Life sciences technology vendors and consultancies are busy promoting Identification of Medicinal Products (IDMP) compliance solutions, which seems odd given that many details of the final requirements have yet to be published. With a further two years to go until the latest deadline comes around, organisations have every reason to be sceptical of the value of investing now, says Marc Chaillou of Schlafender Hase.
It has been a source of consternation that the European Medicines Agency (EMA) keeps pushing back the deadline for ISO IDMP (Identification of Medicinal Products) compliance. The latest timescales give companies two more years to get their data in order before the authorities formally clamp down and expect full adherence. It does serve everyone’s interests that such a definitive international standard for product data exchange is effective and supports the high quality and reliability that will ensure the data’s value. However, the proposed phasing of adoption and now further delays to publication of the fuller requirements as well as the cut-off for compliance are sapping any remaining momentum around the initiative and prompting life sciences companies to prioritise spending elsewhere.
This has not stopped the life sciences technology and services industry from promoting IDMP software and solutions however, which seems odd given that the finer details of the medicinal dictionary definitions have yet to be set in stone. It would seem that vendors and consultancies are approaching the challenge/opportunity the wrong way round – offering to get manufacturers’ databases and submissions systems up to spec even before that spec has been confirmed. Seeing that solutions are available on the market could lull companies into a false sense of security, and worse, encourage them to invest inappropriately – i.e. in the wrong order.
That is not to say that they shouldn’t be preparing. On the contrary, life sciences organisations have their work cut out with IDMP. It is such an ambitious project, on such an ambitious scale, that it will take a lot of time to align all the right pieces. And unless companies can deliver the quality and reliability EMA and ISO have in mind, they will compromise not only the payback on their own outlay, but also the intended benefit to patients. After all, it is their safety that IDMP is designed to ensure – by making the target database a robust, definitive, harmonised record of approved and marketed drugs using agreed definitions and terminology.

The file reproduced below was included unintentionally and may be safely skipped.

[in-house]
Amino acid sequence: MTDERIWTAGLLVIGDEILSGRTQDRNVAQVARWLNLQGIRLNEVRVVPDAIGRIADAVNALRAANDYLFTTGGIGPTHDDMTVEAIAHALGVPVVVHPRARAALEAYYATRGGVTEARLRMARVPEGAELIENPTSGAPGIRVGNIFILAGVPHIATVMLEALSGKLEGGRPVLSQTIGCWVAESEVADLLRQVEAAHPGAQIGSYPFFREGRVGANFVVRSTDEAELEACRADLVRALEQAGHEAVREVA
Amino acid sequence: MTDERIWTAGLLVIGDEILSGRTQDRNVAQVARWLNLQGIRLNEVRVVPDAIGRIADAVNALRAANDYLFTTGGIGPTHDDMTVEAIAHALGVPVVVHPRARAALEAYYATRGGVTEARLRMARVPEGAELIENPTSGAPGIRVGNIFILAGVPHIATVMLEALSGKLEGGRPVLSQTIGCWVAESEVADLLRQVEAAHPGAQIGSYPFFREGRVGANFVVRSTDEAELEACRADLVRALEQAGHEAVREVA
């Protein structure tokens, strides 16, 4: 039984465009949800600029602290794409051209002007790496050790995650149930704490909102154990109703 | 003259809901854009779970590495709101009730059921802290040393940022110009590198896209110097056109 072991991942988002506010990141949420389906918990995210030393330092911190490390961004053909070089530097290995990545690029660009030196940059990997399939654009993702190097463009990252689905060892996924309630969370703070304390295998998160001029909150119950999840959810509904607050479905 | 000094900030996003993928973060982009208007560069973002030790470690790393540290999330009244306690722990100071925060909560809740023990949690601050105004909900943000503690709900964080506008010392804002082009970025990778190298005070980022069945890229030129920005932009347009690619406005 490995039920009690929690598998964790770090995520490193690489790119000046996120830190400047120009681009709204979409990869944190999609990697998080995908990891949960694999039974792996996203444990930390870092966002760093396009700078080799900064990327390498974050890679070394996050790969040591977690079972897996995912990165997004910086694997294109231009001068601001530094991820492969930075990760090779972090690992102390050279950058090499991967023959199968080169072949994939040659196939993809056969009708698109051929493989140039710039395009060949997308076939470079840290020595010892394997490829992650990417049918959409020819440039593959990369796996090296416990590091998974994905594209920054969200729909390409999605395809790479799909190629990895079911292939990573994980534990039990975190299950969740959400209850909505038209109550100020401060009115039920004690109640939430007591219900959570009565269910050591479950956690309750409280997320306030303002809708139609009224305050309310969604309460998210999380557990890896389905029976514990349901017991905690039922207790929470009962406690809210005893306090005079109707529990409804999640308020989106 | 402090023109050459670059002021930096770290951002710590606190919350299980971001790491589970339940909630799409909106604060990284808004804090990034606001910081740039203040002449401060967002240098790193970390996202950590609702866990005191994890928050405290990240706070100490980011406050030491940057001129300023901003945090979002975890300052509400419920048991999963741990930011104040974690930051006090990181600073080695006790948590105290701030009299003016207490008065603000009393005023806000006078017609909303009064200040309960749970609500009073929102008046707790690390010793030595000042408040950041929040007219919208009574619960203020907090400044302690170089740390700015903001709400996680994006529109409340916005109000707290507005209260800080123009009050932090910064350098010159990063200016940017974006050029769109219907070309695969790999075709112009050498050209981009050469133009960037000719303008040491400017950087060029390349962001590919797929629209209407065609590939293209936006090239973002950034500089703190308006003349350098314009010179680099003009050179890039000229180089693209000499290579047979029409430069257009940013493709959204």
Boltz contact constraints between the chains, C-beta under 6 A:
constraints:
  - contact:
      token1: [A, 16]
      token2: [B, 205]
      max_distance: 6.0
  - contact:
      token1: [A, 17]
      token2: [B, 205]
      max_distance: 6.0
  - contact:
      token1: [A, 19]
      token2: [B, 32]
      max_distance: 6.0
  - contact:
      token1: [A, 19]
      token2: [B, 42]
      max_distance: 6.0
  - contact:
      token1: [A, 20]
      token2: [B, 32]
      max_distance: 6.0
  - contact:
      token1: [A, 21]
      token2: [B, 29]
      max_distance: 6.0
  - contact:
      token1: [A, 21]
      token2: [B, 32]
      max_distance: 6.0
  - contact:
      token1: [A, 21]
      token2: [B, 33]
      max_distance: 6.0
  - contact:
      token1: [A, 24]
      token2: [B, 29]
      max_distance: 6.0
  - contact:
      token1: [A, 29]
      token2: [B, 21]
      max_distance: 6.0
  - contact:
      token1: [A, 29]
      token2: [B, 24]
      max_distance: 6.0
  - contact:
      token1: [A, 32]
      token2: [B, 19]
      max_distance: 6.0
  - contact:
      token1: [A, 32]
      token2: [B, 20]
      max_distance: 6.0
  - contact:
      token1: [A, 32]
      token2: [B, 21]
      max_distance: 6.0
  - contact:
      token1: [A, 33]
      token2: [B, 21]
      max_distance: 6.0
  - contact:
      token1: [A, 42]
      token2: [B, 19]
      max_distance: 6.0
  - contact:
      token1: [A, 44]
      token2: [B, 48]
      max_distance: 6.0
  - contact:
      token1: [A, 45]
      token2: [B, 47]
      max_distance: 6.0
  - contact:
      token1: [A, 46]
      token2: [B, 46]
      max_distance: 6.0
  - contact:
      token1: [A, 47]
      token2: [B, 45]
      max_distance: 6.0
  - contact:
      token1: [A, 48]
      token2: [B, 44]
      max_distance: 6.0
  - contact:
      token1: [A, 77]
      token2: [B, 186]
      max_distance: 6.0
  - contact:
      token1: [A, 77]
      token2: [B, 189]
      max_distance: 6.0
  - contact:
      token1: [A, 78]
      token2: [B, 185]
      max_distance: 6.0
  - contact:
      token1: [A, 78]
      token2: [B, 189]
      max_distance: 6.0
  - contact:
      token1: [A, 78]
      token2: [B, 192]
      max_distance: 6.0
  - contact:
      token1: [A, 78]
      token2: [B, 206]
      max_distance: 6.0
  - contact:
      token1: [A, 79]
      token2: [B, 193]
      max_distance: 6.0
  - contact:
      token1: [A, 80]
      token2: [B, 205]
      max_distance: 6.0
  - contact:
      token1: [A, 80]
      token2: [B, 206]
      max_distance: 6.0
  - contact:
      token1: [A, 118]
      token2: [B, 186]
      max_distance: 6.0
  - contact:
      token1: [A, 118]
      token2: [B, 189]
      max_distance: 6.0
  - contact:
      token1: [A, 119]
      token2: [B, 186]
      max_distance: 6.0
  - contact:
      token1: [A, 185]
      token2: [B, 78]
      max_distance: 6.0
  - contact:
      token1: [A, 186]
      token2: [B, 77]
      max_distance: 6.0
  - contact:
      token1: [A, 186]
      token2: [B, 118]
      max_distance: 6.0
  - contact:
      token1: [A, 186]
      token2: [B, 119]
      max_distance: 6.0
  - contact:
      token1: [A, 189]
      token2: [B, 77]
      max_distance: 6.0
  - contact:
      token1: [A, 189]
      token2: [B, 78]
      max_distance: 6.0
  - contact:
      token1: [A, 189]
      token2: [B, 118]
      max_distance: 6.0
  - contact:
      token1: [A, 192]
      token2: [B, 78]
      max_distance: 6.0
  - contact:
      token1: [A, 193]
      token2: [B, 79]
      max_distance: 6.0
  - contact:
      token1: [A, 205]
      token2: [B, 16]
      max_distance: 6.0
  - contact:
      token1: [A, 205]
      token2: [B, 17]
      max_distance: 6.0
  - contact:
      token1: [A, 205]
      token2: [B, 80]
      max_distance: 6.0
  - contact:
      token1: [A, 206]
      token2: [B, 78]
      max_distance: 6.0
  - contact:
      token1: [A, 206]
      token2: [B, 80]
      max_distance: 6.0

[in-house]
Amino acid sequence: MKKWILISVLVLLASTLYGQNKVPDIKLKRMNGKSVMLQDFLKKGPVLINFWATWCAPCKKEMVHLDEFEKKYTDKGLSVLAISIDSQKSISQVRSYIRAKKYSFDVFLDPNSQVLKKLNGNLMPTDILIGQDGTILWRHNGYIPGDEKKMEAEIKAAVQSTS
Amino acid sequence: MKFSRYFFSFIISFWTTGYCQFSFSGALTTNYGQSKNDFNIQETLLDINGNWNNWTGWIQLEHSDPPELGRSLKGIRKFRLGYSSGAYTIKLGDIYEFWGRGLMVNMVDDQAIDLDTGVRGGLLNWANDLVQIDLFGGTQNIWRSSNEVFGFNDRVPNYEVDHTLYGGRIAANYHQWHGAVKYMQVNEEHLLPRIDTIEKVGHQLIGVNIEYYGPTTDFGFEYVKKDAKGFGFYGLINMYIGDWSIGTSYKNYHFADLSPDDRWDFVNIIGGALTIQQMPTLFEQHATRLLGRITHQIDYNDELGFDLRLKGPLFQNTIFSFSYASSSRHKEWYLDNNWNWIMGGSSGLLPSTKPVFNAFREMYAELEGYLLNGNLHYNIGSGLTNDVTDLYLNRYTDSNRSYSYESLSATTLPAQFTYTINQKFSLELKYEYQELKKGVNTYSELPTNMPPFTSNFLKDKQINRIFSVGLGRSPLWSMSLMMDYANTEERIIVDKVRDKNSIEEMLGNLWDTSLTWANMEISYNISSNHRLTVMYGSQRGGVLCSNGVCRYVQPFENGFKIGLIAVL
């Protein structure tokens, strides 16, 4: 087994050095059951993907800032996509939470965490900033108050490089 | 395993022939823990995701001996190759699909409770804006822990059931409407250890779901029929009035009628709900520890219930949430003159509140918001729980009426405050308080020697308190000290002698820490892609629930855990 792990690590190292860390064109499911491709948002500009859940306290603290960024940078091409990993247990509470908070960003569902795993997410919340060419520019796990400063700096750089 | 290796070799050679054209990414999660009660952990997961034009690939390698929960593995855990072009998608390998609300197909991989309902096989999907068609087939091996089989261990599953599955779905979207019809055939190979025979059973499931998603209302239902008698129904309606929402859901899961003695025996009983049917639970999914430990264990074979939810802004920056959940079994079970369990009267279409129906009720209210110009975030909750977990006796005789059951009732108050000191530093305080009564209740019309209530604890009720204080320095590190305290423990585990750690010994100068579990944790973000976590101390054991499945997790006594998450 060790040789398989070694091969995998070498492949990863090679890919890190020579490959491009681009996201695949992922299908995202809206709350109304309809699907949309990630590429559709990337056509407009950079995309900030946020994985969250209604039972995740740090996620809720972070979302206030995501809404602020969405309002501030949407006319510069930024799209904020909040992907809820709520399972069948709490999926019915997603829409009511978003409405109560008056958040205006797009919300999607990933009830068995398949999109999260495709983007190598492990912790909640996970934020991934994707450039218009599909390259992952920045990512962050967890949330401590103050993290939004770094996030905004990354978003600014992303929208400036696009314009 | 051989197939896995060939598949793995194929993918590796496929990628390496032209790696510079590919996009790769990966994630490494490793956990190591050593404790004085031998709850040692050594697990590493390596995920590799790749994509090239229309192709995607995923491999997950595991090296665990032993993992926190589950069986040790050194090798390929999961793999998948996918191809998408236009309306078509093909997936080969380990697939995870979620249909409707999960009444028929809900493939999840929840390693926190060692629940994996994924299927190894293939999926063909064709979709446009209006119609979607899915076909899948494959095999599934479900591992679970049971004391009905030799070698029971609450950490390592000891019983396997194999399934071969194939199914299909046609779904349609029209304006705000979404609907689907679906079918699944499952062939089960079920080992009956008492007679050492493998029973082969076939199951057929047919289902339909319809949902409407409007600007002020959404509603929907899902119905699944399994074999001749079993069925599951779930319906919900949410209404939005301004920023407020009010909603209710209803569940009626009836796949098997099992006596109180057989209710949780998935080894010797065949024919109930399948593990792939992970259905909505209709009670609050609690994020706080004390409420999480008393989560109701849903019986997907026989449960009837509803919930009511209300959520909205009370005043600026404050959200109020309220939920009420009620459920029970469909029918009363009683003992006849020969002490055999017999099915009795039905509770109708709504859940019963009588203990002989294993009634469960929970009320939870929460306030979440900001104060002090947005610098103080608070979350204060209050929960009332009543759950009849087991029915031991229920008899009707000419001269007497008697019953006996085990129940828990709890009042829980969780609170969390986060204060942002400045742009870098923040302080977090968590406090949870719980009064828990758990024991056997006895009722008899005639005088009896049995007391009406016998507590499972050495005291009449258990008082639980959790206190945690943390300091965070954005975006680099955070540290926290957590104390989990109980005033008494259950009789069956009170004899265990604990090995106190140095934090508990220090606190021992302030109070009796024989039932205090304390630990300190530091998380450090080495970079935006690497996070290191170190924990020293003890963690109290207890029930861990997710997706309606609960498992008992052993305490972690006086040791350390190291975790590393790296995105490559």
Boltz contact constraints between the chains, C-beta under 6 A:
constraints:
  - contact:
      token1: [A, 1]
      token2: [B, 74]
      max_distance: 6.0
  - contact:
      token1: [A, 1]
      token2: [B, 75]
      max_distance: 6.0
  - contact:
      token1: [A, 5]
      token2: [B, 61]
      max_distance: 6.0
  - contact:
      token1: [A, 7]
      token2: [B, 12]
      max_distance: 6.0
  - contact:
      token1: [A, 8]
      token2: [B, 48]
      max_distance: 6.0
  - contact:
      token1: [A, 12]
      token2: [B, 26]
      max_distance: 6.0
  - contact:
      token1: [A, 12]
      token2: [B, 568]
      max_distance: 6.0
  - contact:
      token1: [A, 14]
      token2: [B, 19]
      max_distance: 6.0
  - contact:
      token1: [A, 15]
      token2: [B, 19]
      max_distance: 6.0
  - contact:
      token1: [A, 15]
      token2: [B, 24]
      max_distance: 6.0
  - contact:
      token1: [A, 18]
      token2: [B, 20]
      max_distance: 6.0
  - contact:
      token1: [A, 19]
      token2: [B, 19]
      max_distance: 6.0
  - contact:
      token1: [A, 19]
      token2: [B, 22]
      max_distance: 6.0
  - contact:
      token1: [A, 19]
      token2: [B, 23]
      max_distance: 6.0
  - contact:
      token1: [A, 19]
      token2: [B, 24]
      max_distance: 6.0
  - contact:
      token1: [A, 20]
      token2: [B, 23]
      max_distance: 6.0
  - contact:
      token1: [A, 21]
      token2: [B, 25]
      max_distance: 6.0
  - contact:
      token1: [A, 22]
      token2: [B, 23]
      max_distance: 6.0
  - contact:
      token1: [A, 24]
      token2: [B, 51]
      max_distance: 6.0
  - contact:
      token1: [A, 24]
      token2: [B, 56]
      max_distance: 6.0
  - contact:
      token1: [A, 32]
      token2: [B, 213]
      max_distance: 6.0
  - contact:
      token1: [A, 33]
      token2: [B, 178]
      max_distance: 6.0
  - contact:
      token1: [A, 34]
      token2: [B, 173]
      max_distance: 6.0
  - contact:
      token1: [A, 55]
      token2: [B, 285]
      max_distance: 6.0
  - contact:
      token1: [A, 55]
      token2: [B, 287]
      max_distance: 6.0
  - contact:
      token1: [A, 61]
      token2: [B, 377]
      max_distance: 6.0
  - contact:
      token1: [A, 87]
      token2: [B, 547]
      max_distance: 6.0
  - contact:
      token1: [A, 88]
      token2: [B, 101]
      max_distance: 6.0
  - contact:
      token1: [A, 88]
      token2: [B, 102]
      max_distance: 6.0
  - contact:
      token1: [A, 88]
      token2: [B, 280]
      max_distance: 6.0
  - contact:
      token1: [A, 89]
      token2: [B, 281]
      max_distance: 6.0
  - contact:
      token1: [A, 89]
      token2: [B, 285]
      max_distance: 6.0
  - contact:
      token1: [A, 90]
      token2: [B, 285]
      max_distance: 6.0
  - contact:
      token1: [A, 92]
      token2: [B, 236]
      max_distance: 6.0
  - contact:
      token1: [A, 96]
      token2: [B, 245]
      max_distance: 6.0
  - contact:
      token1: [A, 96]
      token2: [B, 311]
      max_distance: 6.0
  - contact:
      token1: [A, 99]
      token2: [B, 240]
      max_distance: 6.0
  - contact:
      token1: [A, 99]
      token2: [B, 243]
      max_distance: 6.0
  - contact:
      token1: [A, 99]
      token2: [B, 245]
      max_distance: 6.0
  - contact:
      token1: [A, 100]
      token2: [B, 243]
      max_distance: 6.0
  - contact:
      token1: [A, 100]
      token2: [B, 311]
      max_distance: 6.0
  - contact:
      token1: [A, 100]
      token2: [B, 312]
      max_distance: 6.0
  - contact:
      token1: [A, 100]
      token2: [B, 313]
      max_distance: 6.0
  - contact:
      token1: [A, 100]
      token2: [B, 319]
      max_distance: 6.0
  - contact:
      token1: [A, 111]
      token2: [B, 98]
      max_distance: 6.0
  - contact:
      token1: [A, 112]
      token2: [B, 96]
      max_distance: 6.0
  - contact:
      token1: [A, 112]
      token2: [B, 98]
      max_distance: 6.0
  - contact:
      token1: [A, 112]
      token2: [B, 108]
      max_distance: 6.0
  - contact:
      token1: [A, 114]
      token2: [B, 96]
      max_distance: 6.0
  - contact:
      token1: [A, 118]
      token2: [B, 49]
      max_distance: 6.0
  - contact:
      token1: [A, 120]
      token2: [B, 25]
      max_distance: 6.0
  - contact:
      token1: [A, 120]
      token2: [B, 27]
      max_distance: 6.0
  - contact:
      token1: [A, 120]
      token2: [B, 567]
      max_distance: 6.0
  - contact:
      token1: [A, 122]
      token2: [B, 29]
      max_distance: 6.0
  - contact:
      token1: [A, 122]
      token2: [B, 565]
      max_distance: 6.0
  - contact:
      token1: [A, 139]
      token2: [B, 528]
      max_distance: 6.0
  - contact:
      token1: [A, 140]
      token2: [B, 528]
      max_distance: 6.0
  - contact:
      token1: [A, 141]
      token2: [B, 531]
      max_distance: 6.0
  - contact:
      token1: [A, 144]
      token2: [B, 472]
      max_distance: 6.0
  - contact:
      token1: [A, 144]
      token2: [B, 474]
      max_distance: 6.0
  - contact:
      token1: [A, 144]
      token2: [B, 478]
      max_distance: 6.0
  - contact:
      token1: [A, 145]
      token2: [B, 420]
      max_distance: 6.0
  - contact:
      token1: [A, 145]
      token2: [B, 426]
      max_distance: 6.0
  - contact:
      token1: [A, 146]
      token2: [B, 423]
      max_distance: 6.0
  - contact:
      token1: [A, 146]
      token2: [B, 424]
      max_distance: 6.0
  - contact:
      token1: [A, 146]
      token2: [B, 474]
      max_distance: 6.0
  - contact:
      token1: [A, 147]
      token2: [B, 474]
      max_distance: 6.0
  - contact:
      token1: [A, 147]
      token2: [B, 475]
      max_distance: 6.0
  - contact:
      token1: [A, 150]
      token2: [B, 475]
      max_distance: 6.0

As such, IDMP will be central to mass-scale, cross-border pharmacovigilance. Its slowness to get off the ground is down to the ISO’s ambitions for the set of standards, which are much grander and more comprehensive than previous attempts at electronic publishing requirements (most recently XEVMPD), under the remit of Regulatory Affairs. The implications of this are that data preparation will now touch all corners of the organisation, as well as outlying parties including in-country affiliates and supply-chain partners. All have a part to play in ensuring that core systems and applications contain the latest, accurate information. Consistency and reliability are paramount.
The upside of putting in all of the groundwork to get content in order is that life sciences companies stand to gain from this effort in many other ways. By investing in a central, definitive master resource of product data, they are creating new possibilities for the business and its operations, because that data potentially has value in a range of other scenarios, such as portfolio planning and improved operational management.
But that’s only if the data is of high quality, and has been robustly tested to ensure this. This is the investment that companies need to be making now, irrespective of whether IDMP filing timelines may shift again, and of the final specifications that have yet to be agreed.
A stitch in time
Forward-thinking companies are treating this intervening time as an opportunity to quantify the data preparation task that lies ahead. First, they need to identify all of the source content, the different formats that it is held in, and where it resides within the global organisation. By creating a comprehensive inventory of files and file types, organisations can start to understand the size and scope of the task that lies ahead and begin to work out how they are going to tackle it.
This preliminary process is likely to throw up a number of issues. For example, when there are multiple iterations of a document, which and where is the most up-to-date version? This might be in Regulatory Affairs, Legal or Marketing, for instance. If it is in a document management system, which one? Very few organisations have a single comprehensive centralised system for holding content – and in fact, many have a number of systems in use for different departments- so bringing content together or trying to compare one version with another is unlikely to be easy to achieve. So part of the task must be to itemise all the different software platforms and determine what is where. If the company has been subject to mergers and acquisition activity, and/or has amassed different legacy infrastructures over the years, all of this will add to the complexity of content management. Across the wider ecosystem, contract manufacturers, CROs, local representative offices, translation companies and other service providers will also need to be surveyed for contributing product information.